December 30, 2022 Reading Time: 5 minutes

Economists use aggregate demand and aggregate supply (AS-AD model) to understand how inflation and real income growth are jointly determined. The four components of the model are:

• Aggregate demand (AD): gM + gV = gP + gY.
Nominal expenditures growth (gM + gV) equals nominal income growth (gP + gY).
• Long-run aggregate supply (LRAS): gY = gY*
Real output is completely independent of monetary factors. What matters is labor, capital, natural resources, technology, and institutions.
• Short-run aggregate supply (SRAS): gY = gY* + a(gP – E(gP))
Real output depends on inflation expectations (E(gP)). Producers face a signal-extraction problem, which means surprise changes in monetary policy can induce producers to change their output when they should only change prices.
• Long-run Equilibrium: g(P) = E(g(P))
Inflation expectations ultimately adjust to ensure that markets clear.

We also use the model to predict how changes in underlying factors, such as economic policy, affect gP and gY. Let’s discuss a few important examples.

### Case 1: Perfectly anticipated monetary expansion

Suppose the central bank increases the growth rate of the money supply. Also suppose the public fully anticipates this. What does the model predict?

Long-run aggregate supply won’t change, because sustainable growth is determined by real (non-monetary) factors. Aggregate demand and short-run aggregate supply, however, both change.

Money growth directly enters into the aggregate-demand equation: gM + gV = gP + gY. Total spending growth (nominal GDP, gP + gY) rises by just as much as money growth rises.

Since the monetary expansion is perfectly anticipated, workers’ and producers’ inflation expectations rise. There’s no signal-extraction problem: if the central bank raises money growth from, say, 3 percent to 5 percent, employees ask for wages that are 2 percent higher than they otherwise would have requested (and employers are happy to give it to them) and firms raise prices by an additional 2 percent, as well.

Graphically, the AD and SRAS curves shift up by the same amount. LRAS stays put. The only result is higher equilibrium inflation. There’s no corresponding boost to real output, precisely because the monetary expansion was fully anticipated. Figure 1 below shows this.

Figure 1

### Case 2: Imperfectly anticipated monetary expansion

But what if the monetary expansion is not fully anticipated? Here’s where things get interesting.

LRAS still doesn’t move. AD still shifts out. But SRAS does not shift immediately because the public isn’t expecting higher inflation. Loose monetary policy (higher AD growth, hence higher spending growth on goods and services) can fool workers and firms into working and producing more, so long as it is unexpected. This is the signal-extraction problem. As a result, the economy moves to a new short-run equilibrium characterized by higher real output growth (gY) and higher inflation (gP).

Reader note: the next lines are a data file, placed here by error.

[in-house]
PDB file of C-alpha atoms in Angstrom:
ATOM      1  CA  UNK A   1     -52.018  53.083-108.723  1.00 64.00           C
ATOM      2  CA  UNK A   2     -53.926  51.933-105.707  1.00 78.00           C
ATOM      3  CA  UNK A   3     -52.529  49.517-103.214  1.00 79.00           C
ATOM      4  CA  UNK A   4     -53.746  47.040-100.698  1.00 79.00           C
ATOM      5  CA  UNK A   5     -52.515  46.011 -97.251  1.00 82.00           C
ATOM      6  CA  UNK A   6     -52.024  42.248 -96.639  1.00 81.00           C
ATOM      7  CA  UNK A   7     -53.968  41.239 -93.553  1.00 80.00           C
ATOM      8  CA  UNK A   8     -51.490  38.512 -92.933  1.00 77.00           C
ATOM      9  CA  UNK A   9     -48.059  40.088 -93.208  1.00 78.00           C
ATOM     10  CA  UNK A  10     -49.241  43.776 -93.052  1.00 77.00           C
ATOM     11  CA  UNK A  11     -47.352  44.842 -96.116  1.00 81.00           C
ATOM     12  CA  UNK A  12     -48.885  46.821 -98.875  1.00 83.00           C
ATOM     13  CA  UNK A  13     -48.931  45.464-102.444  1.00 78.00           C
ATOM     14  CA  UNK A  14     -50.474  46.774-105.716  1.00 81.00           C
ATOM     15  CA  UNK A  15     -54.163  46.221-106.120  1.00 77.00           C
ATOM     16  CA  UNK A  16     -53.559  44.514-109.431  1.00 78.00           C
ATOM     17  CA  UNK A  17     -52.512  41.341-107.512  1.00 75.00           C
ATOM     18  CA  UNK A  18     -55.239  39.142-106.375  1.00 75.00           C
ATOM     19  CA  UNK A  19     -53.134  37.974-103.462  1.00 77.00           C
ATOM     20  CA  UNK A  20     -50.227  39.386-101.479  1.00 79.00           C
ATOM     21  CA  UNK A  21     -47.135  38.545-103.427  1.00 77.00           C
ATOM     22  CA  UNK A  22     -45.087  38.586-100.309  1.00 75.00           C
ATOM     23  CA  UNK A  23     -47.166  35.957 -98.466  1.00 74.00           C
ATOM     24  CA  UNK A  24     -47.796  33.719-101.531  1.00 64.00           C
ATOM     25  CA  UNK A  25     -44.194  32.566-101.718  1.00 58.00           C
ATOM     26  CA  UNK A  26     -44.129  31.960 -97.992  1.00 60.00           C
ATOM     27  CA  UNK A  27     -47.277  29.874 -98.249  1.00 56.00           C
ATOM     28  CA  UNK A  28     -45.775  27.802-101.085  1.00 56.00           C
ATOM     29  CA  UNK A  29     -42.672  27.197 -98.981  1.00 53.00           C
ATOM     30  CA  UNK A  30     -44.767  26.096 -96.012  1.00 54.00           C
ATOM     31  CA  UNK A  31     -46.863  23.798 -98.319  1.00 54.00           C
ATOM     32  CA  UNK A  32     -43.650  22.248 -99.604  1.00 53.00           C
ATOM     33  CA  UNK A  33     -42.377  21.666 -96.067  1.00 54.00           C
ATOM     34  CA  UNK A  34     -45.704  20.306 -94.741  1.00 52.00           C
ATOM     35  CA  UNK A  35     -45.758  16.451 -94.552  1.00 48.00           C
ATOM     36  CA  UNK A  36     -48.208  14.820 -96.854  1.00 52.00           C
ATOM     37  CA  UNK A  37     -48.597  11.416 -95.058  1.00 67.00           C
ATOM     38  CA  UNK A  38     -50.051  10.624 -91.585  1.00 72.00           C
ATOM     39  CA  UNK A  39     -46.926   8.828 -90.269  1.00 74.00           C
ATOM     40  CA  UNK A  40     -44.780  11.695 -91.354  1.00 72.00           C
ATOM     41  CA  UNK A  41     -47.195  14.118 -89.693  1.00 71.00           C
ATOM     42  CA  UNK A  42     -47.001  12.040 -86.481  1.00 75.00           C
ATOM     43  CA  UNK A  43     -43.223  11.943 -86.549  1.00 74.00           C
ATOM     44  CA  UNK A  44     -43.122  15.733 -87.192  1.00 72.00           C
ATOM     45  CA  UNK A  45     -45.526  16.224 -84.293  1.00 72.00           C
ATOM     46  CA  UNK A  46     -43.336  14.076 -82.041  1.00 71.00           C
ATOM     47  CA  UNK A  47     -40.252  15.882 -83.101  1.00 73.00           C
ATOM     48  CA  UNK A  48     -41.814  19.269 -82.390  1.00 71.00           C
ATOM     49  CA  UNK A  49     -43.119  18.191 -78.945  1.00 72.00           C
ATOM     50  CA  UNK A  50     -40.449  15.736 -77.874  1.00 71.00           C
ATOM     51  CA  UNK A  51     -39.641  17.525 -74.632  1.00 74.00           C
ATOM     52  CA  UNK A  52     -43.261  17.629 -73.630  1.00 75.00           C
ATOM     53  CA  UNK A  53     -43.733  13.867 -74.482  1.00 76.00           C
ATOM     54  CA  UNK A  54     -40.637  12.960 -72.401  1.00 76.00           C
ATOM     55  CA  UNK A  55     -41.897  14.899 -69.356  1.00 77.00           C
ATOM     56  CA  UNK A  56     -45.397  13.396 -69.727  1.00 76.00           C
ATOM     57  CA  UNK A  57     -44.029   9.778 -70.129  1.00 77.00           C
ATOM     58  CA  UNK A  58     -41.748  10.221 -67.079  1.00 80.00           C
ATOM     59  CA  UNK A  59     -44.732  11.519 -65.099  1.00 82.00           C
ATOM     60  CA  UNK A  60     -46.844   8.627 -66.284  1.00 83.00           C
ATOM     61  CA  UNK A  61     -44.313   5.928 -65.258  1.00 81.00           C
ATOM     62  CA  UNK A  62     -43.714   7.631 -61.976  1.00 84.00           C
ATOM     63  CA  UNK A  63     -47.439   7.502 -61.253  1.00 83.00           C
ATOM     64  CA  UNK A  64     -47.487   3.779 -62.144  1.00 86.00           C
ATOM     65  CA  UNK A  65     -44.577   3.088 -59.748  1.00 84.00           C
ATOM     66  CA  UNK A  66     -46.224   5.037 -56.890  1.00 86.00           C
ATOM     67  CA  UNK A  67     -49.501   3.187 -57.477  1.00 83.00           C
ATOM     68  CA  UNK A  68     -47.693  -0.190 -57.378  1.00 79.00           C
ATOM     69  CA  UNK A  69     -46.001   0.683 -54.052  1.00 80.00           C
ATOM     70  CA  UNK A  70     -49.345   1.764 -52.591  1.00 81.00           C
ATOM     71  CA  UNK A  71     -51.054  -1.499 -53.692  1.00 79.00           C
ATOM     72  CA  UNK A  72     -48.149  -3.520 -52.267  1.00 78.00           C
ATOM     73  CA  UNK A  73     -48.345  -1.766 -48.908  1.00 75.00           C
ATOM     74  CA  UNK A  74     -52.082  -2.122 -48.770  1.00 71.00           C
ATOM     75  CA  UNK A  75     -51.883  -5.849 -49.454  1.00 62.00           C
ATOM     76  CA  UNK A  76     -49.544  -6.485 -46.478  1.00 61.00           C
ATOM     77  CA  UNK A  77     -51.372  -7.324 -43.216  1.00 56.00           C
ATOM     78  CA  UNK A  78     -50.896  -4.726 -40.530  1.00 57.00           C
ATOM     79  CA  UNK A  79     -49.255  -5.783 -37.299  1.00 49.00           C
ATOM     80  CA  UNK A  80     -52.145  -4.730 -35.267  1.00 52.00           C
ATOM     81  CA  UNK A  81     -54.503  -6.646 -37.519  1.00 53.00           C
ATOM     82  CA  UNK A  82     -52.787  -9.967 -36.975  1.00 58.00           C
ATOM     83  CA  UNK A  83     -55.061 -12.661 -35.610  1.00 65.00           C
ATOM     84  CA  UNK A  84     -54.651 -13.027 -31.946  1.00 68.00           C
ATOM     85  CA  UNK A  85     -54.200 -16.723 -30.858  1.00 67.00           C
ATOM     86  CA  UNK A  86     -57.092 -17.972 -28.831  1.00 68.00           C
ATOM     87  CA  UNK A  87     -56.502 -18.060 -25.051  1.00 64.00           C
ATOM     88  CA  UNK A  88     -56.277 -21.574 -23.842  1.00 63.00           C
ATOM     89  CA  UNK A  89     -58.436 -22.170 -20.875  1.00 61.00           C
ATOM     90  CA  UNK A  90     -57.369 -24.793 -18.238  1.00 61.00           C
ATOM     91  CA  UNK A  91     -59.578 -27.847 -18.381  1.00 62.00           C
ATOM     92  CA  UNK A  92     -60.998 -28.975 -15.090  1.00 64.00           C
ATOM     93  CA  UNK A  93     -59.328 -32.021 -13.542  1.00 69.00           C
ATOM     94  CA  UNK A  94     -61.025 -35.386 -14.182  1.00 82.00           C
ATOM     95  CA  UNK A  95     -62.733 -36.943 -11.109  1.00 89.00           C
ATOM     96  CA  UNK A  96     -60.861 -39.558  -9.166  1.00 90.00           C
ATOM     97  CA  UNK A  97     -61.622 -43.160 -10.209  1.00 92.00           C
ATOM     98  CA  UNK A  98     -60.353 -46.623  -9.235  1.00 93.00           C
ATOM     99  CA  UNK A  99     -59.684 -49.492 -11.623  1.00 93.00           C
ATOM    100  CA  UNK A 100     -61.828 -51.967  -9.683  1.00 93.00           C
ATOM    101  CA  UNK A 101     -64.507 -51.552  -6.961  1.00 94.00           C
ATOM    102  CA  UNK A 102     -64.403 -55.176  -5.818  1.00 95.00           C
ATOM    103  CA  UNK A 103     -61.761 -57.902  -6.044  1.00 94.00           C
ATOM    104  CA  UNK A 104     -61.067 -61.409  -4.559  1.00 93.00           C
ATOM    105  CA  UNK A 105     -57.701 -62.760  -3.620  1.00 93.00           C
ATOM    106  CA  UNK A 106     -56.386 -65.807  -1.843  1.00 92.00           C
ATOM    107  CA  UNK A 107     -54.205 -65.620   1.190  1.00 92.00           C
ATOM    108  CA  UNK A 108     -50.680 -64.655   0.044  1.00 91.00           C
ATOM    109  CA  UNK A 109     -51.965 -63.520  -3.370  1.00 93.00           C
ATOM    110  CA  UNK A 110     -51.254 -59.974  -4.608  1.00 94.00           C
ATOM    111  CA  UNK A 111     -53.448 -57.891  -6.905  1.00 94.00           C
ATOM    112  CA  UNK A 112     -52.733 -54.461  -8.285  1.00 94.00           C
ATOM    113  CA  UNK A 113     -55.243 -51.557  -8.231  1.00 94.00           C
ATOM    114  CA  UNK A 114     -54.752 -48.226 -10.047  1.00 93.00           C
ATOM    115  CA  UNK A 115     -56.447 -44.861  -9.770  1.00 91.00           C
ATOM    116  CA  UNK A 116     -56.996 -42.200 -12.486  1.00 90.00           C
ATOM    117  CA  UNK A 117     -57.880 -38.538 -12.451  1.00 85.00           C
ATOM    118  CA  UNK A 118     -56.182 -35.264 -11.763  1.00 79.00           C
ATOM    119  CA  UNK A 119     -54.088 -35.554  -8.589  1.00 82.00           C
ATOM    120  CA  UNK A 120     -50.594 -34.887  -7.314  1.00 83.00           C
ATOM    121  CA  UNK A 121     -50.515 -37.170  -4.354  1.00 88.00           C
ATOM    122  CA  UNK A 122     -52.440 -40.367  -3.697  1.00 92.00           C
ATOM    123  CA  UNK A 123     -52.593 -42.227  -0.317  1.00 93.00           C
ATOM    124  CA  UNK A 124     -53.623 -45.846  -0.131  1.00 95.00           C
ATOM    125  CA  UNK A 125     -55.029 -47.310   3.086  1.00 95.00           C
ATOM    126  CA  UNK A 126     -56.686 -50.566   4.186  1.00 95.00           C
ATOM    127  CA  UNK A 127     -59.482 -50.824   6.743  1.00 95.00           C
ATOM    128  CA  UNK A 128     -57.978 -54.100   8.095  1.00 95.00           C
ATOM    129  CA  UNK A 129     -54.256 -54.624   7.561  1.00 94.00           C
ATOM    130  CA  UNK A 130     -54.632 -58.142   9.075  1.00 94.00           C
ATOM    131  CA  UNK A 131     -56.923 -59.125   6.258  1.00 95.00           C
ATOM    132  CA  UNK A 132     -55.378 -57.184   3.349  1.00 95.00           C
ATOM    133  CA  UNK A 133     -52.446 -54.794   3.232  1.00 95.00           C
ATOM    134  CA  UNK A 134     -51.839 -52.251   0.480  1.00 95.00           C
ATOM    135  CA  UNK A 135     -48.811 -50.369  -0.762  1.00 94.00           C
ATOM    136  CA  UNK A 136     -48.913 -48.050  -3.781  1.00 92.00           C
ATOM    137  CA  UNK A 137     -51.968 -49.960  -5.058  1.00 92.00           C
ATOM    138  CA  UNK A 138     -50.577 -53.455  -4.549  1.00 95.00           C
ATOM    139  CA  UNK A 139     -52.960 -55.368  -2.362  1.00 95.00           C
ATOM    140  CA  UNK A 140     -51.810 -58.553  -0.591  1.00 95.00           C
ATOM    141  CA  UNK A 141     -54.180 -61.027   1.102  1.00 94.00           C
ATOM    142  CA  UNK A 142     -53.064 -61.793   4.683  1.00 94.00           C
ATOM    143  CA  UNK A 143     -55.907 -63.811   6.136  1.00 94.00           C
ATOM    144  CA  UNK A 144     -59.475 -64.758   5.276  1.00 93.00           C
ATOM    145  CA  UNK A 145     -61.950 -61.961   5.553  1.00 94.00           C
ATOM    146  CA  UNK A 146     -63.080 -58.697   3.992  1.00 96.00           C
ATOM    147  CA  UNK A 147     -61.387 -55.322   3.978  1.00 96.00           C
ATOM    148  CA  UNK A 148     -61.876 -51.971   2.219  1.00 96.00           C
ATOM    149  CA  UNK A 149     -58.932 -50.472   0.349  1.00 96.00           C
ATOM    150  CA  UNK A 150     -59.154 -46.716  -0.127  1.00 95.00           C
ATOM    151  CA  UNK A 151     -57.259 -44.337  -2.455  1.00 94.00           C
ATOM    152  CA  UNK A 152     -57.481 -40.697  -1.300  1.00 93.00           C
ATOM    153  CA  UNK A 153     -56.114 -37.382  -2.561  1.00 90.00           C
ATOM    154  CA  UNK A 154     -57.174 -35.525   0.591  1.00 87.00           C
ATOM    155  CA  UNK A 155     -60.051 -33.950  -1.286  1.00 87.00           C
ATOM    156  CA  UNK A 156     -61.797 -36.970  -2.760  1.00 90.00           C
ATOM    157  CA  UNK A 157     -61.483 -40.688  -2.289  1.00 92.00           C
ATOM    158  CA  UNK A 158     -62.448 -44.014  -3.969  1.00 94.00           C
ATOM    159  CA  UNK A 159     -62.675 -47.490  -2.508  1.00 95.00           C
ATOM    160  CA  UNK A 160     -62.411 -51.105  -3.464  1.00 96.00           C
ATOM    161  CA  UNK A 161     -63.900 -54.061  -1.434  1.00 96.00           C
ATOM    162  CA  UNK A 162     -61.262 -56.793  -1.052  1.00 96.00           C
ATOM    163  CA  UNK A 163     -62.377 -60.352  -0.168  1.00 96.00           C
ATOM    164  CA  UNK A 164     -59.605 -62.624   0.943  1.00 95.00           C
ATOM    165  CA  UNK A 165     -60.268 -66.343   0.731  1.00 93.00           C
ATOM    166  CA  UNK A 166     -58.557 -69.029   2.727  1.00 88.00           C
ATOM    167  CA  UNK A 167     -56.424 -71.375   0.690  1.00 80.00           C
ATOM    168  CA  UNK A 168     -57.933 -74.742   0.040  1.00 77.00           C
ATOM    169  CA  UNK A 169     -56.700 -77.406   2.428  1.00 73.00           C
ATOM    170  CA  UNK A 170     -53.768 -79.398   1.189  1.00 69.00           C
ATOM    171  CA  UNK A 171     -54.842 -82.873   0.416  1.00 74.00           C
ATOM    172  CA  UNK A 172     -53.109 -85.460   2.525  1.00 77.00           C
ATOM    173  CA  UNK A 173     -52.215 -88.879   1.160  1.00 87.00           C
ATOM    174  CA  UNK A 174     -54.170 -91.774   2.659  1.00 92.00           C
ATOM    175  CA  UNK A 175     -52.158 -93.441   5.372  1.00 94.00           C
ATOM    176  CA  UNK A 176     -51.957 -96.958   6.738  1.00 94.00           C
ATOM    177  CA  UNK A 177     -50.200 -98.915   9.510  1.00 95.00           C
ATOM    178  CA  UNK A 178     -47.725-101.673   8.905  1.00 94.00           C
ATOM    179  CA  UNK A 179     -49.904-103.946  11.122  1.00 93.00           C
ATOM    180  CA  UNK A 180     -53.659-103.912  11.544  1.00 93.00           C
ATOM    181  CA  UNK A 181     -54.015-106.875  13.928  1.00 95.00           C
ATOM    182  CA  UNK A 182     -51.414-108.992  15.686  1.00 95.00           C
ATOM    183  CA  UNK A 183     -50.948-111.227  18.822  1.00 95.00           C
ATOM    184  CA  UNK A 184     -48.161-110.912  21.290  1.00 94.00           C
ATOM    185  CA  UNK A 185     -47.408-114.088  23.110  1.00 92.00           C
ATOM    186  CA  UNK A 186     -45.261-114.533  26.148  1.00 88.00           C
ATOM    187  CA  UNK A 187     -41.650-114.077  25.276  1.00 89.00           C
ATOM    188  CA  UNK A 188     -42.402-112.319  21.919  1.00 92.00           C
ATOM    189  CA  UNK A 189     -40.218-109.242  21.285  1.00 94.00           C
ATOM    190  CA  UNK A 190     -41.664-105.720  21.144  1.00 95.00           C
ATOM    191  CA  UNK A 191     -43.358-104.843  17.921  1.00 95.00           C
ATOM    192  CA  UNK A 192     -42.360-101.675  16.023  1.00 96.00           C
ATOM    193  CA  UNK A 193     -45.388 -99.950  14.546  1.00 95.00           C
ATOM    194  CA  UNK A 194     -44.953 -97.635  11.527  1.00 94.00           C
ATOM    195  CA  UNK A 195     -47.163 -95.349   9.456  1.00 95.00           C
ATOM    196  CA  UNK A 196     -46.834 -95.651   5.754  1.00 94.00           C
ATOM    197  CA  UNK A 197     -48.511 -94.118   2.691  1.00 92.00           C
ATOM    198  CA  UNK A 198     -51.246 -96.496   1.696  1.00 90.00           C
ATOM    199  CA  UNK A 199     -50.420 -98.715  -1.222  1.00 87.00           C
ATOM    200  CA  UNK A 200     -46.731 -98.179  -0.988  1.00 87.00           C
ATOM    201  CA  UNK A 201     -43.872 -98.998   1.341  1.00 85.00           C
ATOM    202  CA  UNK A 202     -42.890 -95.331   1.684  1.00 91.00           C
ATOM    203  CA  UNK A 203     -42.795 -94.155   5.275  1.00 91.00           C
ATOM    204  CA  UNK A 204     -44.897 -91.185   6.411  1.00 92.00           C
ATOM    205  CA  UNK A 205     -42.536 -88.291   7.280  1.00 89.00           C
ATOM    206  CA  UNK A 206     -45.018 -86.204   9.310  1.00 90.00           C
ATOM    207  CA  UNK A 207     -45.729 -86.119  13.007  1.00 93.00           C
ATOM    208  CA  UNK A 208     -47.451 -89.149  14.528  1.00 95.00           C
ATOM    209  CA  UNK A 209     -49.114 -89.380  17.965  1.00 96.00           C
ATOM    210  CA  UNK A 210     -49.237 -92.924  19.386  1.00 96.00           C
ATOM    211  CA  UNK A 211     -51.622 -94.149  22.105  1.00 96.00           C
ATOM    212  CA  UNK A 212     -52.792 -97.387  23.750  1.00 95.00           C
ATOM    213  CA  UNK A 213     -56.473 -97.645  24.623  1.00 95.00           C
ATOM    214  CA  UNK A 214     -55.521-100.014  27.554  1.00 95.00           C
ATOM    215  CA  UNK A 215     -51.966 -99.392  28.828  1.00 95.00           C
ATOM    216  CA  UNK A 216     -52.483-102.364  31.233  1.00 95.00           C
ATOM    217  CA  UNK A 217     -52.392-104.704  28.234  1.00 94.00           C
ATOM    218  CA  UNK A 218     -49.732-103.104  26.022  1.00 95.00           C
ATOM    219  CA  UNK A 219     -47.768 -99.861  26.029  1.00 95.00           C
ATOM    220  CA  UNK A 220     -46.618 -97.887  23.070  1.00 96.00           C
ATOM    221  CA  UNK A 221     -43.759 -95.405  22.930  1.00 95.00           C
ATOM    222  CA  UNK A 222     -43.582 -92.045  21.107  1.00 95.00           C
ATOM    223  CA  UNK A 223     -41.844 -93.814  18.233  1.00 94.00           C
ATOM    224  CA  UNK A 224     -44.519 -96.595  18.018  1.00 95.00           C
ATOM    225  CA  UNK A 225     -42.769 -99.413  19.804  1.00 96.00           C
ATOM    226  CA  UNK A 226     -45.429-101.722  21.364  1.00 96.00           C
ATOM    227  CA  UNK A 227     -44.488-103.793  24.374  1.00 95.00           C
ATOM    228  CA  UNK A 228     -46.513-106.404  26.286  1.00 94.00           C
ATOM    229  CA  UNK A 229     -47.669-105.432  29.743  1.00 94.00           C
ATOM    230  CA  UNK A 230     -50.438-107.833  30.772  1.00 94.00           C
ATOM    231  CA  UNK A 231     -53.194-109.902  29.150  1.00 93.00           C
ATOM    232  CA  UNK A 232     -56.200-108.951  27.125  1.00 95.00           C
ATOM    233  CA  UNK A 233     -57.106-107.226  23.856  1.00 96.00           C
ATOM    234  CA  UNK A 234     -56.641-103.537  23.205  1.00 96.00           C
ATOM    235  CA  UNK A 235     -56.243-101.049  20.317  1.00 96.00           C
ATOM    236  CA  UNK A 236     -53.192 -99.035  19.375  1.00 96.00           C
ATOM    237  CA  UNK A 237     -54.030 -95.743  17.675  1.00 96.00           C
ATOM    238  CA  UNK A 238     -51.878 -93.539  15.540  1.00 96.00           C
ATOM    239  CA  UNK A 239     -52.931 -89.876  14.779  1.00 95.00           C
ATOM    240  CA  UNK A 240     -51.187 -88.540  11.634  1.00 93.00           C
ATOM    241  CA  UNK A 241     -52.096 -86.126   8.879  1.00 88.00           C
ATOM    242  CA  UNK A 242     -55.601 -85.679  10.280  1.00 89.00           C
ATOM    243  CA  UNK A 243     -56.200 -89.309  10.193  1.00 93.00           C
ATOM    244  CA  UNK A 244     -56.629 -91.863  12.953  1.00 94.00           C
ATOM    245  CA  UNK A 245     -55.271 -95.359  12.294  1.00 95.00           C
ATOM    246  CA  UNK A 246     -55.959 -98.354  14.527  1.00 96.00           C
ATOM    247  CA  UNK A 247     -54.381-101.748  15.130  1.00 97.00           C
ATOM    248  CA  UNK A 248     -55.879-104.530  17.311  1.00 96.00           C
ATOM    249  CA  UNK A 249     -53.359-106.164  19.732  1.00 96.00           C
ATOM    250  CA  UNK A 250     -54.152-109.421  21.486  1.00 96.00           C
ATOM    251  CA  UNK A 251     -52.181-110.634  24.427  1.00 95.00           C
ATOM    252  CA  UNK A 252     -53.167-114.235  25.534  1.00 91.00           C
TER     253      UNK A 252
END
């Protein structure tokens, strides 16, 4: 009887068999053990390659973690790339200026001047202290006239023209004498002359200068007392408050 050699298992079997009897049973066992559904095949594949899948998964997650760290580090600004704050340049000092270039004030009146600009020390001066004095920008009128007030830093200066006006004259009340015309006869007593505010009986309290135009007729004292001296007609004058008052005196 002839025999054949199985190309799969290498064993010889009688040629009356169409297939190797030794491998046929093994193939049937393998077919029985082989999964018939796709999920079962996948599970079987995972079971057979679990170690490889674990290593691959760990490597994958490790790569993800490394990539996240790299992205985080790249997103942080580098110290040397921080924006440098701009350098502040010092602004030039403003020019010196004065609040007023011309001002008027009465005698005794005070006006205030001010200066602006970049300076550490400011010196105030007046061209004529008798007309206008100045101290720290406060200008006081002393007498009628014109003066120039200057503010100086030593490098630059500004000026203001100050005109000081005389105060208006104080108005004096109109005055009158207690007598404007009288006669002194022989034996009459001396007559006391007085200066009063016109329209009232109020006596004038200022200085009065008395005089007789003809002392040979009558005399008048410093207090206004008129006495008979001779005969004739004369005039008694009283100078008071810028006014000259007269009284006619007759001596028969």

But remember, this is only temporary. Printing money faster doesn’t improve long-run economic fundamentals. When real output growth rises beyond its long-run level, the economy is unsustainably productive. Workers work too much, machines work too fast, resulting in too much of a good thing. Although it may seem odd, producing more is inefficient, destroying wealth.

Eventually, market actors get wise to the game. They realize the boost to wages and sales was due to easy money. To adapt, they raise their inflation expectations. SRAS shifts up. The economy transitions to a long-run equilibrium: real output growth slows down to its sustainable rate and inflation rises further. The final result is permanently higher inflation, but the same real output growth as before the monetary expansion.

Unlike Case 1, people were temporarily tricked in Case 2. But you can’t trick all the people all the time. Mistakes are temporary. In the long run, we have nothing to show for the loose-money policy, except temporary (and inefficiently) high production and permanently high inflation. See Figure 2 below.

Figure 2

### Case 3: Economy-wide productivity growth

What happens if, independent of monetary conditions, the US economy becomes more productive? Suppose general technological improvements, or a less burdensome regulatory environment, make production and distribution easier. This means our trend output growth rate rises. This effect would be permanent, though subsequent shocks may hamper productivity in the future (more on this below).

The money supply isn’t growing faster, nor is its rate of turnover increasing. AD stays put. But LRAS will increase, and SRAS will shift out with it. Productivity gains mean better supply-side conditions. Inflation expectations adjust, too: real output growth grows faster compared to aggregate demand growth, meaning market actors anticipate an inflation slowdown. If total expenditures (gM + gV) is growing at 5 percent, and real income growth (gY) jumps from 2 percent to 4 percent, the result is a fall in the inflation rate from 3 percent to 1 percent (gP = gM + gV – gY). Economists call this disinflation.